Wings Magazine

Baggage door opening eyed as potential cause of deadly small plane crash

Jan. 7, 2008, Anchorage, AK, - The door to a nose baggage compartment popped open just before a small plane crashed, killing six, one of four survivors told investigators.

January 7, 2008  By Rachel D'oro

Jan. 7, 2008, Anchorage, AK, – The door to a nose baggage compartment popped
open just before a small plane crashed, killing six, one of four
survivors told investigators.

The Piper PA-31 Navajo Chieftain crashed about 45 metres off the
end of a Kodiak Island runway after taking off Saturday afternoon,
according to the Federal Aviation Administration and the National
Transportation Safety Board. The wreckage was recovered Sunday.

Five followers of a dissident sect of the Russian Orthodox Church
died when the chartered plane went down in the shallow harbour after
taking off. The pilot also was killed.

Four people survived the crash Saturday, and one of them told
investigators that the door to a baggage compartment in the nose of
the small plane had popped open.


“This does not signal an end of our investigation of the crash
by any means, but it at least played a part in it,'' Clint Johnson,
an investigator with the NTSB, said Sunday.

The passengers were members of Alaska's community of Russian
Orthodox Old Believers who had been fishing in Kodiak and were
taking a short flight north to Homer to celebrate Eastern Orthodox
Christmas at home on Monday.

The pilot of a float plane that had been taxiing nearby said he
pulled the four survivors aboard. One of the men was bleeding
profusely from a head wound, and all of them were hysterical, saying
that family members were in the submerged plane, Dean Andrew said.

“Once I got the four in, I could see down into the fuselage, but
I couldn't see any signs of life,'' Andrew said. “I had an
emotional time. I thought about diving in but I had to keep the
plane running to hold it steady against the wind.''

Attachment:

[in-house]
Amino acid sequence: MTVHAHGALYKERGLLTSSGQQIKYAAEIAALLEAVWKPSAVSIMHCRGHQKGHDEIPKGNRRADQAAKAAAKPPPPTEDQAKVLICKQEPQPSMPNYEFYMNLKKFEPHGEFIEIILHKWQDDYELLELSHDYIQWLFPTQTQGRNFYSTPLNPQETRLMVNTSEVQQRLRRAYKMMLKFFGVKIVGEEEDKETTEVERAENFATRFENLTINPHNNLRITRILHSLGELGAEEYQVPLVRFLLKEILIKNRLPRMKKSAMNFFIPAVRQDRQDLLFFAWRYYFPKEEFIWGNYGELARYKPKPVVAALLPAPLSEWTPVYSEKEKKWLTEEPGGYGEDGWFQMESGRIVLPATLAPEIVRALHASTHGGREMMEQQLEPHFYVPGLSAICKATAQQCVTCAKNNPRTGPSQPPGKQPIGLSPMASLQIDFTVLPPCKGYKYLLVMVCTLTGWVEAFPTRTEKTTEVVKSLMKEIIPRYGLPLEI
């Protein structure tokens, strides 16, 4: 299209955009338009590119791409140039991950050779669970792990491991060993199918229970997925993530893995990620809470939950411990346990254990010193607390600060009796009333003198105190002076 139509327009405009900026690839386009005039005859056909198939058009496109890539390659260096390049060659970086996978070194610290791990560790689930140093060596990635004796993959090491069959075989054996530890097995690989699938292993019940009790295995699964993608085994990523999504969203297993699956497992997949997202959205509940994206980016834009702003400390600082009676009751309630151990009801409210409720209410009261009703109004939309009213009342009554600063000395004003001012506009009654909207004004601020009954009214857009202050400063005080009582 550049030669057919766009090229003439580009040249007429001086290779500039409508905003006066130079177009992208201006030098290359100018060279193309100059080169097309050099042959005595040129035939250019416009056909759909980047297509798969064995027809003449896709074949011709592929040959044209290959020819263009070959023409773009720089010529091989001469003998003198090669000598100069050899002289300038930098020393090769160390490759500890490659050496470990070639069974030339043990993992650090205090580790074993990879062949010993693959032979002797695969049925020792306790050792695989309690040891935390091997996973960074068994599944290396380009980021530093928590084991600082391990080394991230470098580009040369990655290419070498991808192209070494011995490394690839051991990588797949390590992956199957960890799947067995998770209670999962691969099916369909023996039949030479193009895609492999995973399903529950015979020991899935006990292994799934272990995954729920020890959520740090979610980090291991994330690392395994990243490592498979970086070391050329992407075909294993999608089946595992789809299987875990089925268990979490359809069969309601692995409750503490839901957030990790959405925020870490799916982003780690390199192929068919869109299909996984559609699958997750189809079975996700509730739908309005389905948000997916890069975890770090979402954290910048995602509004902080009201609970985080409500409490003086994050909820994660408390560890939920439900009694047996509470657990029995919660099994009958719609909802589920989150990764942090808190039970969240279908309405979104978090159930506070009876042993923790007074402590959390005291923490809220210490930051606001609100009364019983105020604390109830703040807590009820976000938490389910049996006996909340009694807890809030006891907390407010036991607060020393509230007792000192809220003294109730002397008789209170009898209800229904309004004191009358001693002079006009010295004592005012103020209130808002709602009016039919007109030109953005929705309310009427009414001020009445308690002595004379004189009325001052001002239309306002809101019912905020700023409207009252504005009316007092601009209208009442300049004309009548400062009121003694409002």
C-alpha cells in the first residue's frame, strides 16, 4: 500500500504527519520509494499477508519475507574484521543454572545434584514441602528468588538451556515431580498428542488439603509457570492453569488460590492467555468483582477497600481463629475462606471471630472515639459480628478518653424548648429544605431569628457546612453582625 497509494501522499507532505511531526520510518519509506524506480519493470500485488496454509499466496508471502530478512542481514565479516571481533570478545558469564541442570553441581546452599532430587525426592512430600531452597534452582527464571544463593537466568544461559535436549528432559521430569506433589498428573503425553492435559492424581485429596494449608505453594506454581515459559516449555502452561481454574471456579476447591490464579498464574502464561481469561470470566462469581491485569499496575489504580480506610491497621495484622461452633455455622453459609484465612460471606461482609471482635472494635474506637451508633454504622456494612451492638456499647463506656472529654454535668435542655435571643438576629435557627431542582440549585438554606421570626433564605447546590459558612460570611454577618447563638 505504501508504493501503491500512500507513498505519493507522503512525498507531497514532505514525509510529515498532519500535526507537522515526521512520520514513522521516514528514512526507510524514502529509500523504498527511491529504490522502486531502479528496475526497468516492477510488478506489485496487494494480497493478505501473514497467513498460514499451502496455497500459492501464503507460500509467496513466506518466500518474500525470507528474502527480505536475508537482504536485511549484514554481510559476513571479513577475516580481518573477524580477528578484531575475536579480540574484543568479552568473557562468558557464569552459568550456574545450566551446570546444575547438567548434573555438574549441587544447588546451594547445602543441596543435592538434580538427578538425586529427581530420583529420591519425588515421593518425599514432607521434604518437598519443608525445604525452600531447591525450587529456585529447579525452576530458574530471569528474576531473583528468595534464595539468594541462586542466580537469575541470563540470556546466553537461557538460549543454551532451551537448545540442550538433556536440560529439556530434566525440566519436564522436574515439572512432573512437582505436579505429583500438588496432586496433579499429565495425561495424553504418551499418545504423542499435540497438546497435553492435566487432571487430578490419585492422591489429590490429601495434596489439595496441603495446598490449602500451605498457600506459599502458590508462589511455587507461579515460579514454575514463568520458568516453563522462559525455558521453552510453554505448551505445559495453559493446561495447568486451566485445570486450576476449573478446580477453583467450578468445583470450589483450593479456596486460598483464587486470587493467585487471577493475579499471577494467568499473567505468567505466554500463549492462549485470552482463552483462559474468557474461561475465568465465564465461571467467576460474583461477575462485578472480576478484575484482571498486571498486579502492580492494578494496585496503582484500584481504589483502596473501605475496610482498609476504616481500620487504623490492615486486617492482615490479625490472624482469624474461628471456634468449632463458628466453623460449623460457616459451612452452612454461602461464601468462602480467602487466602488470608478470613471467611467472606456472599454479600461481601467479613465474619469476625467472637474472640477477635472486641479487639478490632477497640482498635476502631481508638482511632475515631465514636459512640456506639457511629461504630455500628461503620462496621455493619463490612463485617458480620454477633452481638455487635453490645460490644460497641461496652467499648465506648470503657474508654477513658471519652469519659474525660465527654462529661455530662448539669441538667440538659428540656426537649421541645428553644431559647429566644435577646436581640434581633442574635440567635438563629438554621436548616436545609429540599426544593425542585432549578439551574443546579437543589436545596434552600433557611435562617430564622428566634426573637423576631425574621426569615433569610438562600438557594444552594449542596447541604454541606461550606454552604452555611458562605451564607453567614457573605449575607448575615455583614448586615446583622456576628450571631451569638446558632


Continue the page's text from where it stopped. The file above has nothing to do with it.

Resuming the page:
Andrew said he heard on his plane's radio that 50-year-old pilot
Robin Starrett said he needed to return to the airport. Andrew said
he could tell by Starrett's voice that something serious was going

“I decided to stay put in case I was needed,'' Andrew said. “I
had a feeling something would happen.''

Johnson said a survivor, 32-year-old Karnely Ivanov, told
investigators that just as the Piper got airborne, the baggage area
door opened at the nose of the plane on the pilot's side. That
prompted Starrett to try to return to the airport.

Beside Starrett, also killed were five passengers from Homer:
Stefan F. Basargin, 36; Pavel F. Basargin, 30; Zahary F. Martushev,
25; Iosif F. Martushev, 15; and Andrian Reutov, 22, officials said.

Iosif Martushev was a ninth-grader at Kachemak Selo school, and
Reutov and Zahary Martushev were former students there, said Randy
Creamer, the school's principal. The small school sits near Homer on
the Kenai Peninsula in one of three area Old Believer villages.

Creamer described Iosif as an artistic student who loved to make
sketches of moose, snowmobiles and fishing boats. Zahary Martushev
was married and had several children, and Reutov got married last
fall, Creamer said.

Besides Ivanov, the survivors were identified as Feodot Basargin,
33; Andrean V. Basargin, 25; and Anton Rijkoff, 30. The flight was
operated by Kodiak-based Servant Air.

Russian Orthodox Old Believers split from the main Russian
Orthodox church in the 17th century in protest of changes made at
that time. Their members are scattered throughout Russia, Asia and
the Western Hemisphere. About 1,500 are believed to live in Alaska.

“Everybody knows everybody. It's a tragedy,'' said Greg Yakunin,
an Old Believer and fisherman. “They were all friends of mine.''

Two survivors were flown to Anchorage for treatment, including
Feodot Basargin, who was in fair condition, said John Callahan,
spokesman for Providence Health and Services Alaska. The conditions
of the other three were not available, but Alaska State Troopers
said the two who remained in Kodiak were treated and released.

Servant Air serves half a dozen communities on the large island
in south-central Alaska, 362 kilometres southwest of Anchorage.
Kodiak and Homer each have populations of roughly 6,000.



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